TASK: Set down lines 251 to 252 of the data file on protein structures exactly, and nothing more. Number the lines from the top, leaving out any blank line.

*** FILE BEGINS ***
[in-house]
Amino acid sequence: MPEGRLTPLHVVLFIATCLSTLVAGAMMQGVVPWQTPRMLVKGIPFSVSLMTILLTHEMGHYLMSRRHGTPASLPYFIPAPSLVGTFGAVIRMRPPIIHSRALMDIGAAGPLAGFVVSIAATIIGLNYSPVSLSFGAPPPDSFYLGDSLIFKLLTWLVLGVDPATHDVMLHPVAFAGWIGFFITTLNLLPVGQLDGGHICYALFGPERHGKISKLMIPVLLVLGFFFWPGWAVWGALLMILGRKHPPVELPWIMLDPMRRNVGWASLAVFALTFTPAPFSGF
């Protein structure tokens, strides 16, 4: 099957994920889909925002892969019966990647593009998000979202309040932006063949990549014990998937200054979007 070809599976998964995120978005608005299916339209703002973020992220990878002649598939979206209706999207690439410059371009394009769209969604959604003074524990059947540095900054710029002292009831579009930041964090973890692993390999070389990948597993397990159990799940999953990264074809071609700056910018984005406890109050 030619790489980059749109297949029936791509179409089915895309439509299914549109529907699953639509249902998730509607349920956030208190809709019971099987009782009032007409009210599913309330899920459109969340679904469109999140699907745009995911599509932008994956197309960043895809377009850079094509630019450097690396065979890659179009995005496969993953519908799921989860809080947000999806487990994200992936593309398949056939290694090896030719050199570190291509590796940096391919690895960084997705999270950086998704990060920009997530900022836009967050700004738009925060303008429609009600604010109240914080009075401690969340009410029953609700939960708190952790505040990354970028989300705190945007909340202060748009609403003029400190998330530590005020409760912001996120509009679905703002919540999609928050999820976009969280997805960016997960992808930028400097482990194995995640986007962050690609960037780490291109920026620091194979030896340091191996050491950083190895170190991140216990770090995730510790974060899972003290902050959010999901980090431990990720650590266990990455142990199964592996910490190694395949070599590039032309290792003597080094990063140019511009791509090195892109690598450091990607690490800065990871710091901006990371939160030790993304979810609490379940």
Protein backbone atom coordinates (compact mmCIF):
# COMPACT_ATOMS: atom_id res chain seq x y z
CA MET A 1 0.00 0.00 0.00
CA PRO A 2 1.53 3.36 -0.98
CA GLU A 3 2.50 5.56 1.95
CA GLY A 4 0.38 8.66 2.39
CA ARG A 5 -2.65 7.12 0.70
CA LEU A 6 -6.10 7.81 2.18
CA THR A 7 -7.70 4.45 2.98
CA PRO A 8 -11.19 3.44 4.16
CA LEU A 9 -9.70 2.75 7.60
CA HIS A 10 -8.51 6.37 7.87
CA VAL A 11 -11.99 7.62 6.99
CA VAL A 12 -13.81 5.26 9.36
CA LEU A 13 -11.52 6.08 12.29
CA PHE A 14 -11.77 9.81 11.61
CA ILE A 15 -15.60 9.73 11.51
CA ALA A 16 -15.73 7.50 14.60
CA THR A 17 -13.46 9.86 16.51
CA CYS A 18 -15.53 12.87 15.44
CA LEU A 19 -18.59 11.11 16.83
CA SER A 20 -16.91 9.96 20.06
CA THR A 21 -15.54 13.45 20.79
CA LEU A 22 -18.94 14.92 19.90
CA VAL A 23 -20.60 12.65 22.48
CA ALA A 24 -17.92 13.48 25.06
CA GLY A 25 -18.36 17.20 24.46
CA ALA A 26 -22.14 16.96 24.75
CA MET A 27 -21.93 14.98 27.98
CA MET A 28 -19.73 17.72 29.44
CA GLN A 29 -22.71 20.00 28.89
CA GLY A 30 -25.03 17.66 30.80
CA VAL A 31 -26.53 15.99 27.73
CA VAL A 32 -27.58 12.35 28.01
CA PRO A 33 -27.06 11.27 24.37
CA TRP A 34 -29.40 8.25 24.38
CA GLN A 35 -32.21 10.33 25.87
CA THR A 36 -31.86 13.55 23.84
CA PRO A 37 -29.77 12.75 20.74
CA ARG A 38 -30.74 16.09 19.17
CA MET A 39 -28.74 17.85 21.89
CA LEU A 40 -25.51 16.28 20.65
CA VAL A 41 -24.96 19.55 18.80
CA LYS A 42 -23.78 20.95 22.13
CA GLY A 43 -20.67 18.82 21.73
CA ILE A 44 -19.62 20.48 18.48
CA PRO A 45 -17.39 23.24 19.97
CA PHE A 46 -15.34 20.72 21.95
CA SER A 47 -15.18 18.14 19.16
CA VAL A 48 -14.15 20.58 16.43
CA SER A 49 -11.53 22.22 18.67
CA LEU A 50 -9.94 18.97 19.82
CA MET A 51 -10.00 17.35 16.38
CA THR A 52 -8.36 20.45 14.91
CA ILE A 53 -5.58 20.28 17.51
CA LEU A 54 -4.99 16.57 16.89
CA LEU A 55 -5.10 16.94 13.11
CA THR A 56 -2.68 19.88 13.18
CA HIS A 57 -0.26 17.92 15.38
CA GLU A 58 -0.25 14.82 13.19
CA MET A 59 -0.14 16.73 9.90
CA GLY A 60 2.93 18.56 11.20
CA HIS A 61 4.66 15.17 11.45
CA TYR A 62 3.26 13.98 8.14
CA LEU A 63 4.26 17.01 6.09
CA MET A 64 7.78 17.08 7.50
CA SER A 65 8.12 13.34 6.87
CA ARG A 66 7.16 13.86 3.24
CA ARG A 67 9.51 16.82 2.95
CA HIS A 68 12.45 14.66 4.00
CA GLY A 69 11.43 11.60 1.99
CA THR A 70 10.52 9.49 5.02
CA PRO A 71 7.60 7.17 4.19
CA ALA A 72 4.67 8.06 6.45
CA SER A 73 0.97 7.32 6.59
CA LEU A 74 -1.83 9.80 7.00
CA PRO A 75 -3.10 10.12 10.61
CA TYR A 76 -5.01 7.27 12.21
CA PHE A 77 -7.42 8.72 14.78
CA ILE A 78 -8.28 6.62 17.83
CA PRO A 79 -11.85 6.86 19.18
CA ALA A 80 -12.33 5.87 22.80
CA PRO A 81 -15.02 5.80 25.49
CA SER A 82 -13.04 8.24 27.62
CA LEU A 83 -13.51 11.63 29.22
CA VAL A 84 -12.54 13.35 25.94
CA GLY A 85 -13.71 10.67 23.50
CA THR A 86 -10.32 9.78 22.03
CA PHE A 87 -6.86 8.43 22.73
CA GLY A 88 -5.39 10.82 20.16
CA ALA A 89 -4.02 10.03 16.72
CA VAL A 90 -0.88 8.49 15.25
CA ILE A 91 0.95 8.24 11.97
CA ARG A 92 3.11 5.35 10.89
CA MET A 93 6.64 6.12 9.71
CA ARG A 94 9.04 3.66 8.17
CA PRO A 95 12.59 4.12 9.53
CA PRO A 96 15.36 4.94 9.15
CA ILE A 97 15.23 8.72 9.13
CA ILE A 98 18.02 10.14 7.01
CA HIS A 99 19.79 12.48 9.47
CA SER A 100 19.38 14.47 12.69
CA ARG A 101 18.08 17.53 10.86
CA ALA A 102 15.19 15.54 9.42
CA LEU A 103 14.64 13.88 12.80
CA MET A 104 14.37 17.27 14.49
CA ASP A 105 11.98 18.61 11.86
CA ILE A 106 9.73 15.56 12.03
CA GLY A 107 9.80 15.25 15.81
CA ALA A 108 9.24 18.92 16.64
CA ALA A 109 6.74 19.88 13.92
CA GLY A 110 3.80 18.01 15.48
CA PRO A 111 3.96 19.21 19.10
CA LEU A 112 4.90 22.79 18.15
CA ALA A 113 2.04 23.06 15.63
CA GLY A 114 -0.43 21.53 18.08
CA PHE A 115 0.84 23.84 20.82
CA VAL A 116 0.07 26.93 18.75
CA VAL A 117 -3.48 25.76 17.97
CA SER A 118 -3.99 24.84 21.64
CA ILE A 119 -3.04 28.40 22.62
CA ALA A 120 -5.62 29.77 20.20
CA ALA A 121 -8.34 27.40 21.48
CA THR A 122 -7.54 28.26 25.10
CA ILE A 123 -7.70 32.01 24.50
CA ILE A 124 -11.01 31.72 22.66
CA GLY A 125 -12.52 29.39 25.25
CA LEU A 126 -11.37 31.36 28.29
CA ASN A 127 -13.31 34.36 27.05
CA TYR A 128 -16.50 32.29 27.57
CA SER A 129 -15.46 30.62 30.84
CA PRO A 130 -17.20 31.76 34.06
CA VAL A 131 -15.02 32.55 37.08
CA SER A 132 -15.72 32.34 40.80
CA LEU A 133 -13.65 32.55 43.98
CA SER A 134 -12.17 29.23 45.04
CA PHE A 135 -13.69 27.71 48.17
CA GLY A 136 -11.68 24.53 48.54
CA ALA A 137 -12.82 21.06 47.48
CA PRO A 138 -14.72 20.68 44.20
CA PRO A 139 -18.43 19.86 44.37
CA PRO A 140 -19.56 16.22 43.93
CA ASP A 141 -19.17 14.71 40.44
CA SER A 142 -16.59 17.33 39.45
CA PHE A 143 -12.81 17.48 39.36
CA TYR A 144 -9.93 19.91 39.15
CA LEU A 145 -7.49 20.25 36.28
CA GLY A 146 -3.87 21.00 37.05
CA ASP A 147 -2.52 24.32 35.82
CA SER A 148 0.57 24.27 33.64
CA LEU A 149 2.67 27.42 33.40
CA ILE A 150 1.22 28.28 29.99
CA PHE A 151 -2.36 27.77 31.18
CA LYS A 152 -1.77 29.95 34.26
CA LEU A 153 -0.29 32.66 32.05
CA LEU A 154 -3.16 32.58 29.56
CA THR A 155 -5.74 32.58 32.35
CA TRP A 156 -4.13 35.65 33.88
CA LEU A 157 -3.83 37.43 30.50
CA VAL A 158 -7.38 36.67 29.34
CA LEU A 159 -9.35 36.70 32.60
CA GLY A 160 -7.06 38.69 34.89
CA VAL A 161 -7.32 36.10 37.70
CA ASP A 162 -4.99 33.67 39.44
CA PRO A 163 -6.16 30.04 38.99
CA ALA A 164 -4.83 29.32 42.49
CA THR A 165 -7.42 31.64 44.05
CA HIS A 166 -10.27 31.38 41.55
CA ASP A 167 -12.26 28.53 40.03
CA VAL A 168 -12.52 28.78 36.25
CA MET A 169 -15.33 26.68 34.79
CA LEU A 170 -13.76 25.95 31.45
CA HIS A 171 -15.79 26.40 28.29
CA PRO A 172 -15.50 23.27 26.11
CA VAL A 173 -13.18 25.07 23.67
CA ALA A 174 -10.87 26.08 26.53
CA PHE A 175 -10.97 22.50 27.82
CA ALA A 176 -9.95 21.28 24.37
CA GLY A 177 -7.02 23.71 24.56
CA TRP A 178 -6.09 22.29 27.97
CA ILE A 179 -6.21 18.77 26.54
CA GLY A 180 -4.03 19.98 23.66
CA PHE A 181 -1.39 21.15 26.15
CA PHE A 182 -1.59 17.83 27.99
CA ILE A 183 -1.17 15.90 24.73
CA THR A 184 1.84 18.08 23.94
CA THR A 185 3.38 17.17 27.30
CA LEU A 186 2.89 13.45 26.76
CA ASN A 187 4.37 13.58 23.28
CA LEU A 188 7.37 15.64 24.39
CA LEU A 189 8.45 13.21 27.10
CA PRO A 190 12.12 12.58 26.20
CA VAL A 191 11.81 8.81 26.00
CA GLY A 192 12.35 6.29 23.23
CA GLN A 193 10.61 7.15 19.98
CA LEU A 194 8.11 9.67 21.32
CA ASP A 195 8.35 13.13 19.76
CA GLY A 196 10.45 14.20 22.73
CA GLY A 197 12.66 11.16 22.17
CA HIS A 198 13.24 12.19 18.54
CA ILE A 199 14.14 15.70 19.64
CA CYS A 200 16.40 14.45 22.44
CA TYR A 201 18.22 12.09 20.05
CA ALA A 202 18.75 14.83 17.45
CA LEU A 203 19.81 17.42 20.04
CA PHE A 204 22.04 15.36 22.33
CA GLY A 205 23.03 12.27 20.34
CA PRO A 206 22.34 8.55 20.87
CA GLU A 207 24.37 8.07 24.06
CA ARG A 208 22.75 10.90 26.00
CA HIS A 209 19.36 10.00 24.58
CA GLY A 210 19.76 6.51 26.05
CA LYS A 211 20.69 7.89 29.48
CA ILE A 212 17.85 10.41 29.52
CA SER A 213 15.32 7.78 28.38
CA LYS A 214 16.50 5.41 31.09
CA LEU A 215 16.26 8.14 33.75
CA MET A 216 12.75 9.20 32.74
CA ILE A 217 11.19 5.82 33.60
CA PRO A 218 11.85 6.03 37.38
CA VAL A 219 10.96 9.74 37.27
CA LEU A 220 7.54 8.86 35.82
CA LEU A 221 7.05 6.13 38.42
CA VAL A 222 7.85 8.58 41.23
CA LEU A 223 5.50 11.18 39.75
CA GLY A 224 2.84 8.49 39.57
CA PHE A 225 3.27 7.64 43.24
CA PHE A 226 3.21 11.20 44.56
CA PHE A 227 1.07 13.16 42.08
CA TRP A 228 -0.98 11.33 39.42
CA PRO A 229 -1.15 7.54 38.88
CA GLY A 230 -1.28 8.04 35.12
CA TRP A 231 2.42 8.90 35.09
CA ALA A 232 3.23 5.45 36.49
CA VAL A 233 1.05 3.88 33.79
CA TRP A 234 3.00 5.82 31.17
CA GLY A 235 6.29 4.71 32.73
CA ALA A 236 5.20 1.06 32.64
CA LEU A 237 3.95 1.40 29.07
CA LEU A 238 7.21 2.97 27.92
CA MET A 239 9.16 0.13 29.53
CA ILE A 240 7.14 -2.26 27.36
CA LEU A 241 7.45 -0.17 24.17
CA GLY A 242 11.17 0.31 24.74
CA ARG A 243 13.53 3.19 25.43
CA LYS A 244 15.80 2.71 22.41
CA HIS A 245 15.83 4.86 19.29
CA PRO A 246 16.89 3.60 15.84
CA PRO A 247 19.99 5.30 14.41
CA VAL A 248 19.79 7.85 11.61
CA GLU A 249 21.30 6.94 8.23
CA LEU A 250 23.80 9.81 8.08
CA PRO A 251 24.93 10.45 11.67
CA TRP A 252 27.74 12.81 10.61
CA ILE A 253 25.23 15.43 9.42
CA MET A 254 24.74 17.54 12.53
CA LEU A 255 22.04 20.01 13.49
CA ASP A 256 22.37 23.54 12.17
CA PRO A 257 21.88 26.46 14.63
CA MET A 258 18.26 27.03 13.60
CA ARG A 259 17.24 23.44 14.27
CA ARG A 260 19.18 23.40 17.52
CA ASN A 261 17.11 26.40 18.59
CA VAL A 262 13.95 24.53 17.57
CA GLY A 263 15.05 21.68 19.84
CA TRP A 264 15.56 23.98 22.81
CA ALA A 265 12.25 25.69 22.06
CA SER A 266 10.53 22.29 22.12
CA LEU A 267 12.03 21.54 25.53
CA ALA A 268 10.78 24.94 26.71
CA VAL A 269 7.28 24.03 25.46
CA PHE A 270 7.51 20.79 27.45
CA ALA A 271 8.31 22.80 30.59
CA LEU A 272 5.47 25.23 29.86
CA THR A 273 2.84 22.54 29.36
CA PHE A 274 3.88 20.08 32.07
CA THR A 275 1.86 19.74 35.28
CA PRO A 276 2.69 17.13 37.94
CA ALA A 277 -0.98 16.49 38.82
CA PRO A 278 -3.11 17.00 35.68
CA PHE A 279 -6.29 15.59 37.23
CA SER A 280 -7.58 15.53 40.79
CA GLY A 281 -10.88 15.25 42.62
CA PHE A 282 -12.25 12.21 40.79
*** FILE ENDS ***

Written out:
CA PRO A 246 16.89 3.60 15.84
CA PRO A 247 19.99 5.30 14.41